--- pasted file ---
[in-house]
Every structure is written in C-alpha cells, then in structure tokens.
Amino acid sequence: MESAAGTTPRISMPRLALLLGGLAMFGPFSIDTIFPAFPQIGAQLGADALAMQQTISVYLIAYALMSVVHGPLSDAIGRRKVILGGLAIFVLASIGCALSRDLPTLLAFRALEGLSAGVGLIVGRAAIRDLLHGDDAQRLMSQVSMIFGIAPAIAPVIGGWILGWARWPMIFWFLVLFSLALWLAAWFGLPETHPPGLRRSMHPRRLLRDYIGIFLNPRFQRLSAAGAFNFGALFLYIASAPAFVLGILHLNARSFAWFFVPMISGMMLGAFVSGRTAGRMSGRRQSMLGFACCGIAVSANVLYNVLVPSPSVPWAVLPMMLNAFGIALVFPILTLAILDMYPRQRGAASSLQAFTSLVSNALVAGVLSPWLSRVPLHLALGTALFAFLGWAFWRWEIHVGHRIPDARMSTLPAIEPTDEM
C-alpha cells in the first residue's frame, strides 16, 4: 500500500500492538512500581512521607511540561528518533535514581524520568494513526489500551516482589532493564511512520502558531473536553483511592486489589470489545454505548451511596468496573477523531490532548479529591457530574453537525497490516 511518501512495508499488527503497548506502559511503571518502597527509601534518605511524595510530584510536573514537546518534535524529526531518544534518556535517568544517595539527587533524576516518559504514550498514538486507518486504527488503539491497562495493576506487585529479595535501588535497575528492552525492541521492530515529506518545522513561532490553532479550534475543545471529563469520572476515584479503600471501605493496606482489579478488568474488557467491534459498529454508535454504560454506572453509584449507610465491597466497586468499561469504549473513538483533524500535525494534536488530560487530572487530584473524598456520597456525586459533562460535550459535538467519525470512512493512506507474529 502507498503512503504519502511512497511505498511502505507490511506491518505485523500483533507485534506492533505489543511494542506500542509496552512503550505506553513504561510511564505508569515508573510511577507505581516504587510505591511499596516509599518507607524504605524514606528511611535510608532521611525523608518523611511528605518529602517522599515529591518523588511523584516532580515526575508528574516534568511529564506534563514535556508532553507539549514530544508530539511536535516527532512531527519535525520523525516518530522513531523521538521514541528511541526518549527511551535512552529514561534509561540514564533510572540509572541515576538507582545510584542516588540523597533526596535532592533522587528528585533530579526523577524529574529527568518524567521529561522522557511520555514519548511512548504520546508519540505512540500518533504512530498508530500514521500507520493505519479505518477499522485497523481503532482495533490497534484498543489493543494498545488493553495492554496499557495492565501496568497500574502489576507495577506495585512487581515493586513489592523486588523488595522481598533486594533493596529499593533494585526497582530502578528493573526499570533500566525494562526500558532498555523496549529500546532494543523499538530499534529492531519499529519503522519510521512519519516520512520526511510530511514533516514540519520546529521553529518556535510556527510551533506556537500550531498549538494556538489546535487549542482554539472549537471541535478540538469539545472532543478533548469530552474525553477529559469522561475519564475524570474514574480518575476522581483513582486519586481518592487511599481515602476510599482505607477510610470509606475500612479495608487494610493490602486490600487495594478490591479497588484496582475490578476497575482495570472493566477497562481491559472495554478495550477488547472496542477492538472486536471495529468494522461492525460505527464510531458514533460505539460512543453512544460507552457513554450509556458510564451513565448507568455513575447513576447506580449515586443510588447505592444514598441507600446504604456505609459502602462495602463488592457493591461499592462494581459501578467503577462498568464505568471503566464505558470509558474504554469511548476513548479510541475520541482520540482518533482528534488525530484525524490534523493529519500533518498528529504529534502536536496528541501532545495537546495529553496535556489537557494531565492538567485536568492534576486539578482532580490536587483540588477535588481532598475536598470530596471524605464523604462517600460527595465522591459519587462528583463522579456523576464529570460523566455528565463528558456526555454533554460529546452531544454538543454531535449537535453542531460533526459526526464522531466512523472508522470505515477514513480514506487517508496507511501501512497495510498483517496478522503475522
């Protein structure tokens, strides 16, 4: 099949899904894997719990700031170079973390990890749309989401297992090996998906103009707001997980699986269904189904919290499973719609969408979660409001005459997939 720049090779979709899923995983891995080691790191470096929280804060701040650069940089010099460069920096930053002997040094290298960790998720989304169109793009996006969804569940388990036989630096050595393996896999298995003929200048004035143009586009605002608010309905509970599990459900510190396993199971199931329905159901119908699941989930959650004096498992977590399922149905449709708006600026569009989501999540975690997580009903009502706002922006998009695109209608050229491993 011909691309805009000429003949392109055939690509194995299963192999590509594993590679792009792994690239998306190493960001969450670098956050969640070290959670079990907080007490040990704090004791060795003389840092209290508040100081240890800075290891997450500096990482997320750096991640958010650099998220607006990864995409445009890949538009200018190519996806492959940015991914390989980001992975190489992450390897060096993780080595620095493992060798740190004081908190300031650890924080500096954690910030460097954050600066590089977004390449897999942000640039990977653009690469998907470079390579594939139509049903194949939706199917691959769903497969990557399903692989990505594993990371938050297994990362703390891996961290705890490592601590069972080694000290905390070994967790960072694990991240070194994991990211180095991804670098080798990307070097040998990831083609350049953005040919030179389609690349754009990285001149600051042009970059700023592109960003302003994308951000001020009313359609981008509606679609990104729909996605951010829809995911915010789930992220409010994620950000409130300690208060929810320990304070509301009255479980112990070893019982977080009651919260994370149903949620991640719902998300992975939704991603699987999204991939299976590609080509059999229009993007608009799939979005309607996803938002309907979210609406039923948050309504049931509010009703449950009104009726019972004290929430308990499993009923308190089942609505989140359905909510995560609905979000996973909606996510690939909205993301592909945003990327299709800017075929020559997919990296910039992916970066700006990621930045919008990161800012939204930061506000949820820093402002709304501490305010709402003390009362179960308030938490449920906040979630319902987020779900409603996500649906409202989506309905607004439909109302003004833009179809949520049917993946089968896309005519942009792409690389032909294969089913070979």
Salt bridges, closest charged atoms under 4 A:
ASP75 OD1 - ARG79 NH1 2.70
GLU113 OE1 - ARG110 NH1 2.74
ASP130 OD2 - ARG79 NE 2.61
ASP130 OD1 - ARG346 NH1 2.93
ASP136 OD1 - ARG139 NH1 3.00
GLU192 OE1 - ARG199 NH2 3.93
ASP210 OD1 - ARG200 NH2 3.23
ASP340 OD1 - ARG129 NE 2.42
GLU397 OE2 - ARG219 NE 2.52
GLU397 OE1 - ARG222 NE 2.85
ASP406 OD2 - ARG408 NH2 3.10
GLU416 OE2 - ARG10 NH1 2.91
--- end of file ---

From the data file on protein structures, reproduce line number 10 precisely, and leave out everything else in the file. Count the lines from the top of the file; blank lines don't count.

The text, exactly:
ASP130 OD1 - ARG346 NH1 2.93